In a recent blog, I was warning about the dangers of overusing cell phones (see here). In that blog, I made this passing comment about using cell phones for Bible study:
When I preach and ask people to follow along in their Bibles as I read a section of Scripture, I often see multiple people in the audience holding up their cell phones. They are reading the text on their phones. I do not like this trend. It is hard to underline or highlight or jot notes on your phone screen. Please bring your actual Bible to church.
I have received multiple responses from people over age sixty-five who disagree strongly with that statement.
The author of this blog doesn’t know Bible apps on cell phones. You CAN highlight and make notes on some apps. I am old, and my Bible app allows me to see far better than my paper and leather Bibles. My Kindle allows me to change backgrounds to increase legibility. It is NOT a negative thing for folks to use devices.
I seldom disagree with you, but this time I must. I frequently cut and paste pieces of your blogs and attach them to my phone Bible as a note to a given verse.
I am an avid Bible underliner, highlighter, and note taker and have completely worn out many Bibles through the years. I’m well into my seventh decade, and for several years now I’ve been creating my own personal study Bible on my iPhone. It syncs, by the way, with my larger iPad—automatically!
Many hours each day I’m doing screen time in my Bible app, where I’ve got commentaries, dictionaries, lexicons, concordances—the works. I’ve got GES books (including the newly revised commentary) downloaded to Kindle, where I’ve figured out how to snip out small portions of comment and paste them as notes into my (yes!) personal iPhone study Bible—easily and with no writer’s cramp, and not a single, underlined, note-heavy page has fallen out so far.
I’m currently going through Zane’s commentary on 1 John (which I took from him as a class back in the day). Taking notes during a Sunday sermon is never a problem. I can type to my phone screen much faster than I can write with a pen.
I take long several-mile walks each day, and guess what goes with me? I’m so embarrassed to say – my iPhone, and while walking I listen to favorite speakers, Bob Wilkin, Zane Hodges, my old classmates Bob Bryant and Tony Evans.
So, if I’m ever sitting in an audience where you’re doing the speaking, I’ll be the blushing one taking notes on my iPhone.
Love you, bro.
I was incorrect in saying that it is hard to highlight or make notes on your screen. While I find it more difficult than doing so in my physical Bible, I realize others have a different experience.
I should have indicated that my personal preference is to use an actual Bible (or journal, or commentary, or any book).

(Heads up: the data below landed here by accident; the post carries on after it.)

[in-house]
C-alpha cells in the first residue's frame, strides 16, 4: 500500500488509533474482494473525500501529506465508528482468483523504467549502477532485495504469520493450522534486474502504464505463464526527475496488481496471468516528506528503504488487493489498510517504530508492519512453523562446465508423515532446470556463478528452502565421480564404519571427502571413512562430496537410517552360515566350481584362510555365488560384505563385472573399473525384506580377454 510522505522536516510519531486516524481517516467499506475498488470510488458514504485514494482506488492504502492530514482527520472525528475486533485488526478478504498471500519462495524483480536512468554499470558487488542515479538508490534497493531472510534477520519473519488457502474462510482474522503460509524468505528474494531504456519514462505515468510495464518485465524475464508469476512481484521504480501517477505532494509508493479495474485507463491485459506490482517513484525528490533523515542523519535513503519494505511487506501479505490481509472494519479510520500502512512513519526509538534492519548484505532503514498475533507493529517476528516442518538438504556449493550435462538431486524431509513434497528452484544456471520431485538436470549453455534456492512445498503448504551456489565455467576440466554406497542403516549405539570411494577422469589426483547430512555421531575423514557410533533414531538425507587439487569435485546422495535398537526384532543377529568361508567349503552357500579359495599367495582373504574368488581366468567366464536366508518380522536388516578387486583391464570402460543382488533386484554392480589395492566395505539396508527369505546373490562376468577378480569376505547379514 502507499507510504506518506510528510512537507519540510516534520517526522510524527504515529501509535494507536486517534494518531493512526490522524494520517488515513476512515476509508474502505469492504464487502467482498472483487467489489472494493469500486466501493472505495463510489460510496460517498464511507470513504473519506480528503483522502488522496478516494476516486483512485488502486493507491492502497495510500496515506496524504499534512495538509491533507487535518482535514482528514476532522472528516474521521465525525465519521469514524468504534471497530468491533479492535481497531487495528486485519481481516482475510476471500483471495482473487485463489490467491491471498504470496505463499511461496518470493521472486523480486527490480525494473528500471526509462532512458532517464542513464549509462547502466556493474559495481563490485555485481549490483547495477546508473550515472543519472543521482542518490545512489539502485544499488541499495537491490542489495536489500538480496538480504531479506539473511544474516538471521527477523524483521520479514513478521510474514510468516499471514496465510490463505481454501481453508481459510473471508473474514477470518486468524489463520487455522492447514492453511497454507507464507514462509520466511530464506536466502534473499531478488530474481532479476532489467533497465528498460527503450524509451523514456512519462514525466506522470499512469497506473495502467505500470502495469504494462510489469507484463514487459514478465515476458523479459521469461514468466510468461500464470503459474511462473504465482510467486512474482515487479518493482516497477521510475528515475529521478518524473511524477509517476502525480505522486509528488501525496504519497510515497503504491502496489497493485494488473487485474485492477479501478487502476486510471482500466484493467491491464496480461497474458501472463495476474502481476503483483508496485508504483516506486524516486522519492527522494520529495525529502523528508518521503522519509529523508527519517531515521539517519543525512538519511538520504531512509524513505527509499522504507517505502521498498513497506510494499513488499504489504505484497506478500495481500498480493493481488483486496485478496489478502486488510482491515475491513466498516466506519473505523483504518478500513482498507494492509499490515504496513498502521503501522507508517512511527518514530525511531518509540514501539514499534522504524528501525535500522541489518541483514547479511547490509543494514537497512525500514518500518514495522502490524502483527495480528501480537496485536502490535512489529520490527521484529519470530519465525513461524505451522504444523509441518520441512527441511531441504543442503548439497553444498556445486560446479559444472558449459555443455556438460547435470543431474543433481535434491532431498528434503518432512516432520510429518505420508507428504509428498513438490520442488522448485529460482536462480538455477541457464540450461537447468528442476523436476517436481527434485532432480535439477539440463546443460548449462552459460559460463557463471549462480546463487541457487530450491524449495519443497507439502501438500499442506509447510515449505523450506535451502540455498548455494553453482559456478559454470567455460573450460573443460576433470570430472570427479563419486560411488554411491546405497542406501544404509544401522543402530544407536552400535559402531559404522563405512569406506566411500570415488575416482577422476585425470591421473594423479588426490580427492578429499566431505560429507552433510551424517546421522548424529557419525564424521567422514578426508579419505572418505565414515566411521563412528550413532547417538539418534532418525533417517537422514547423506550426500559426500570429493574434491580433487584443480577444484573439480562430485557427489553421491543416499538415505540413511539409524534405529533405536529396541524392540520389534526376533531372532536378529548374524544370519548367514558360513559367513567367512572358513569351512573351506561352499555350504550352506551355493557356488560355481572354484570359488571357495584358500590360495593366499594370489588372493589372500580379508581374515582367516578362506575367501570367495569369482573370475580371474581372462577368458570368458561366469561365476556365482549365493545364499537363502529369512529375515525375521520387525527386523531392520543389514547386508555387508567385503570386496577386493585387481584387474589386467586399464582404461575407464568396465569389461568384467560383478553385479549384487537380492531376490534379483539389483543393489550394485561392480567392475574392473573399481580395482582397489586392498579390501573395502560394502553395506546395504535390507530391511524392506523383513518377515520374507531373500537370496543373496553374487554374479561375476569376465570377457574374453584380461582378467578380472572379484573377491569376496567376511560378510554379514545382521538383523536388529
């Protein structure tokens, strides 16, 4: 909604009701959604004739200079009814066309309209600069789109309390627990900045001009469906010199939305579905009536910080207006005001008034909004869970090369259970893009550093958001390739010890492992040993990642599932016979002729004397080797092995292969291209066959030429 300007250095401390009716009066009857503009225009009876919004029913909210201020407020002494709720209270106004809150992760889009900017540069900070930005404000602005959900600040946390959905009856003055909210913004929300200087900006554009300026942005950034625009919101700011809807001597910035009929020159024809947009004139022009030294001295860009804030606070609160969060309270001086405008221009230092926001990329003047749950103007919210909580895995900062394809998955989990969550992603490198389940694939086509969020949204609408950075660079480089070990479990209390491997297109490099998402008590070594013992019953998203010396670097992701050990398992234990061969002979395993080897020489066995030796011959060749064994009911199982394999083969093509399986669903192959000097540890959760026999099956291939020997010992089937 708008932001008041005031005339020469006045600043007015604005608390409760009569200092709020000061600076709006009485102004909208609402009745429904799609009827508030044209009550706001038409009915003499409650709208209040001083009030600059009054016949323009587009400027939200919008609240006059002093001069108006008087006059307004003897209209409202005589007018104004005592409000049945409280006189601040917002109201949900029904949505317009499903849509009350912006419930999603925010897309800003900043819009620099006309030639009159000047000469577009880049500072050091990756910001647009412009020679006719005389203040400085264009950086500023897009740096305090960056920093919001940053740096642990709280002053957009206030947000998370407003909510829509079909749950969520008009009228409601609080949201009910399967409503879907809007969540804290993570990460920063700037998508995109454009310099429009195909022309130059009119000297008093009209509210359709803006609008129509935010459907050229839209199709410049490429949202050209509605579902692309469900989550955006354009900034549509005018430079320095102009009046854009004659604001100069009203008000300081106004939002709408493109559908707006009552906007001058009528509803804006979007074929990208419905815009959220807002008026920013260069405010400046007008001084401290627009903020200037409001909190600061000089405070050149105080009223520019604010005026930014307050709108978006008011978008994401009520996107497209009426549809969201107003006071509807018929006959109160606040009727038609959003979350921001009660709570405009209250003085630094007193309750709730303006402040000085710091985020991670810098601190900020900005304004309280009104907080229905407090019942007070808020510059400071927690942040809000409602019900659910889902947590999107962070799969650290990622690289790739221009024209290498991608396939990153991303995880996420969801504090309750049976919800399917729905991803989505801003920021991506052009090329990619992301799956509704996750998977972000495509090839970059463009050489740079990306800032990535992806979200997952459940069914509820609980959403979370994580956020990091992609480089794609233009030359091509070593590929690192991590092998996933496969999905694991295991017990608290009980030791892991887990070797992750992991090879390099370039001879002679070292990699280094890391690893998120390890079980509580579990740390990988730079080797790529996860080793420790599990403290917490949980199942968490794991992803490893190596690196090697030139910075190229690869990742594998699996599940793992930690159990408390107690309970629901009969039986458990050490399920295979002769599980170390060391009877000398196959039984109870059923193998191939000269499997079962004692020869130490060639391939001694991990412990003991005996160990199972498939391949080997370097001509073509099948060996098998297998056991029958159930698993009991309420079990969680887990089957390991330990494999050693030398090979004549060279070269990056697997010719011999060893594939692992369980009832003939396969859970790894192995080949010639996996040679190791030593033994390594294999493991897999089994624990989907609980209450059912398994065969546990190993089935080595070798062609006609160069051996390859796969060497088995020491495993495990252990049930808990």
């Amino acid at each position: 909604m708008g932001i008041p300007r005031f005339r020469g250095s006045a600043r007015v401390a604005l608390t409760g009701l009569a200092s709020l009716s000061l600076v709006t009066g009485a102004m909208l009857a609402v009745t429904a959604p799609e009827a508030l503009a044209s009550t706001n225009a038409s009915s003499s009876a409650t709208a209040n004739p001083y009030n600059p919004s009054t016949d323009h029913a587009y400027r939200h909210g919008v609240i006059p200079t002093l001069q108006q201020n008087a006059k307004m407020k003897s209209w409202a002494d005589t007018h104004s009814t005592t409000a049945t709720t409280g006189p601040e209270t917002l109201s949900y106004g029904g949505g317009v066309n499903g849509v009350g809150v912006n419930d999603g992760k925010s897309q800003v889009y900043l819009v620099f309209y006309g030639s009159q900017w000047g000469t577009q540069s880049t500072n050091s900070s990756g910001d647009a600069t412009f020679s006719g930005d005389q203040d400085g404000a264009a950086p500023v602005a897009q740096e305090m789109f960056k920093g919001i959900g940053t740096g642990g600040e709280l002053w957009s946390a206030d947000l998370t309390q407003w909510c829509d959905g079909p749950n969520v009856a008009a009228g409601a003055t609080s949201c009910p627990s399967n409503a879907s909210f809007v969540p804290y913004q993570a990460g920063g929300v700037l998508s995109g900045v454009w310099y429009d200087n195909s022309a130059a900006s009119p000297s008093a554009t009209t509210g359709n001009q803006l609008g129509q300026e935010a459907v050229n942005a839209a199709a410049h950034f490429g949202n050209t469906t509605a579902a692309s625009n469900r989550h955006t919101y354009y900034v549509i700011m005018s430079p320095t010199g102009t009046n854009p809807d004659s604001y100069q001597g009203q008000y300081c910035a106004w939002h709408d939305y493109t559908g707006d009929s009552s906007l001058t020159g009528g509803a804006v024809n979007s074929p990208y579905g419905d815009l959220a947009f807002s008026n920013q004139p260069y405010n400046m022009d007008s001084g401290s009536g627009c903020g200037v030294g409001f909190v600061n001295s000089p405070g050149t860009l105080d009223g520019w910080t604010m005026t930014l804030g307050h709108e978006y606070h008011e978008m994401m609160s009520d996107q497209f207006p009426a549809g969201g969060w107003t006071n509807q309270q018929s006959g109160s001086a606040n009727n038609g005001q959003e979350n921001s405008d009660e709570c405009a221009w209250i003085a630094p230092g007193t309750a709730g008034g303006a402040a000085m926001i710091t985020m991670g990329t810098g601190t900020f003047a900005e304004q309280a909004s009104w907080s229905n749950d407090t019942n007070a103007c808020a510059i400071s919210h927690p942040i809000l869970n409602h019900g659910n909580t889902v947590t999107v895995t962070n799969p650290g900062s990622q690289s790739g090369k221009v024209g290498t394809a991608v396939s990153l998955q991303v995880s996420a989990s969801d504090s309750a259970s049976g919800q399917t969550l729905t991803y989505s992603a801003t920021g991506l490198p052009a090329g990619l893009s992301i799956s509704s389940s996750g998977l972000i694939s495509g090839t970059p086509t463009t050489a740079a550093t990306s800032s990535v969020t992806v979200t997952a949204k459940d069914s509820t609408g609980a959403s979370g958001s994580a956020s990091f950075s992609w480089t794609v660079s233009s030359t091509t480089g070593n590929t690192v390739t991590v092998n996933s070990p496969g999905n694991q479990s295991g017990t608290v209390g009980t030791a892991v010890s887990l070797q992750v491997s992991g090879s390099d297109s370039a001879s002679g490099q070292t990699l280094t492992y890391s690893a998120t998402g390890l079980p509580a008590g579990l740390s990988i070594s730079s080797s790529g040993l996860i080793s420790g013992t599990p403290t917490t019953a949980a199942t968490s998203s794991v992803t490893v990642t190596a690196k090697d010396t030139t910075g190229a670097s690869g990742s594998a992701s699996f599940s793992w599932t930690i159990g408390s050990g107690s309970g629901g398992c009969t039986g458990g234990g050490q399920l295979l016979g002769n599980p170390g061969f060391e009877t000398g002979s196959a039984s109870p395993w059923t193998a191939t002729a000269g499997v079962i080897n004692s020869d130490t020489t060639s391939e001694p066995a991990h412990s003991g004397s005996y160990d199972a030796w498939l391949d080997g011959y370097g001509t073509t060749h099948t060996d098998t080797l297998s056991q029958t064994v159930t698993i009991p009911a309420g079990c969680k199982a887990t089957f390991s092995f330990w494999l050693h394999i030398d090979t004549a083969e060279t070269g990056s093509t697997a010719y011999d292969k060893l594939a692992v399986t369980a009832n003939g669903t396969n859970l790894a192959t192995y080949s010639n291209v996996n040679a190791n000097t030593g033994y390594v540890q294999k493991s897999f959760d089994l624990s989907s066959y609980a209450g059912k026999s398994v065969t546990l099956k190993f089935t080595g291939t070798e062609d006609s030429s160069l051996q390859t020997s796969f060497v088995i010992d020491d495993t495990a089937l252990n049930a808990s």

I have expensive Bible software (Logos 8.0) which allows notes and highlighting. But I prefer to make notes and highlight in the hardcopy Bible. I have never made a note or highlighted on Logos except during a training session.
Also, I see the text in a giant–print Bible better than I do the words on a phone app or my Kindle or Logos on my laptop.
Jane and Doug both illustrate that it is possible to read your Bible on a cell phone or tablet and get a lot out of it. The Bible does not forbid reading it on an electronic device! I imagine that Jane and Doug and others like them will have eternal rewards for using their cell phones or tablets to grow in the faith and to teach others God’s Word.
However, not everyone is like them. There are lots of people like me who get much more out of holding and reading a physical book.
Another problem with cell phones and church is that not everyone who is looking at his cell phone during the sermon is looking at the text of Scripture. Some, possibly many, are texting. A friend of mine who read my blog commented that he has noted many times in church when the people ahead of him are texting. He finds it distracting to watch others text during the sermon. And, of course, the person texting is distracted.
Use you own judgment on cell phone usage for Bible study, even during sermons. I may be the weaker brother here (Romans 14), but I do prefer that people in church use hardcopy Bibles and not electronic Bibles, whether I am the one speaking or someone else. But my preference is not a law. Our church, Victor Street Bible Chapel, does not forbid the use of cell phones during the Bible teaching hour or the Lord’s Supper. (I could see churches banning the use of cell phones for anyone under twenty-one. Many middle schools and high schools in the U.S. ban cell–phone use during class.)
One final comment. Last Friday night, I heard Dr. John Niemelä teach on Zoom. Part of what he said is that only 5% of the people in the first century were literate. He said that 95% of the believers in the first century only received God’s Word by hearing it read. And, of course, almost no individuals had copies of the OT or NT in their possession. Churches possessed the Scriptures. Today we have a wealth of God’s Word. We can own interlinears of the Hebrew OT and Greek NT. We can own many different translations into English (or most of the languages of the world). These resources can not only be paper copies, but they can be electronic as well. Elon Musk wants to go even further. He wants to put a computer chip in your brain. It probably is not more than a few years away when you will not need a laptop or tablet to make phone calls, text, or access books. You can have the Bible on a chip in your brain. You probably will be able to do Bible study in your head, with no device needed.
I will not be getting a chip in my brain. Call me old-fashioned, but I like reading and learning the old-fashioned way.